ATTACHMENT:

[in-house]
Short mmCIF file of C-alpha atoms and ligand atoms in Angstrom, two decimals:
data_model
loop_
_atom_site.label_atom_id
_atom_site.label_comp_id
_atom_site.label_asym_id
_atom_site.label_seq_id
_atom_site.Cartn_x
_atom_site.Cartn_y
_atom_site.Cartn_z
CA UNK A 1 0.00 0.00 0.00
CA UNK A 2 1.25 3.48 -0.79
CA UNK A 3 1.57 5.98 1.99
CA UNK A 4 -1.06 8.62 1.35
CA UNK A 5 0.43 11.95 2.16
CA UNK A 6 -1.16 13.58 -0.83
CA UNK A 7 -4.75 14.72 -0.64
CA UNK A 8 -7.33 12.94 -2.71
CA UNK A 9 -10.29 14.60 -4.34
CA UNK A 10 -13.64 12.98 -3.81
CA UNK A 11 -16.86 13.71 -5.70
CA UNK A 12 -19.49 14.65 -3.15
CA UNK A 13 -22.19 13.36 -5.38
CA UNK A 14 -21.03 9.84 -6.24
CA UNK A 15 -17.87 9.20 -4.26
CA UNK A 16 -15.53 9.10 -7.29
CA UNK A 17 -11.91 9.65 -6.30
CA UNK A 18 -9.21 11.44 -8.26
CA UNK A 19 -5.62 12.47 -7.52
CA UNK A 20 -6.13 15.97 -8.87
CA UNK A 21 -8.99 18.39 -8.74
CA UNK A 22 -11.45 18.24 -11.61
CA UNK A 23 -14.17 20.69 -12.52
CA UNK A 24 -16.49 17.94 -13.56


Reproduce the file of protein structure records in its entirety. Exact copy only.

[in-house]
Short mmCIF file of C-alpha atoms and ligand atoms in Angstrom, two decimals:
data_model
loop_
_atom_site.label_atom_id
_atom_site.label_comp_id
_atom_site.label_asym_id
_atom_site.label_seq_id
_atom_site.Cartn_x
_atom_site.Cartn_y
_atom_site.Cartn_z
CA UNK A 1 0.00 0.00 0.00
CA UNK A 2 1.25 3.48 -0.79
CA UNK A 3 1.57 5.98 1.99
CA UNK A 4 -1.06 8.62 1.35
CA UNK A 5 0.43 11.95 2.16
CA UNK A 6 -1.16 13.58 -0.83
CA UNK A 7 -4.75 14.72 -0.64
CA UNK A 8 -7.33 12.94 -2.71
CA UNK A 9 -10.29 14.60 -4.34
CA UNK A 10 -13.64 12.98 -3.81
CA UNK A 11 -16.86 13.71 -5.70
CA UNK A 12 -19.49 14.65 -3.15
CA UNK A 13 -22.19 13.36 -5.38
CA UNK A 14 -21.03 9.84 -6.24
CA UNK A 15 -17.87 9.20 -4.26
CA UNK A 16 -15.53 9.10 -7.29
CA UNK A 17 -11.91 9.65 -6.30
CA UNK A 18 -9.21 11.44 -8.26
CA UNK A 19 -5.62 12.47 -7.52
CA UNK A 20 -6.13 15.97 -8.87
CA UNK A 21 -8.99 18.39 -8.74
CA UNK A 22 -11.45 18.24 -11.61
CA UNK A 23 -14.17 20.69 -12.52
CA UNK A 24 -16.49 17.94 -13.56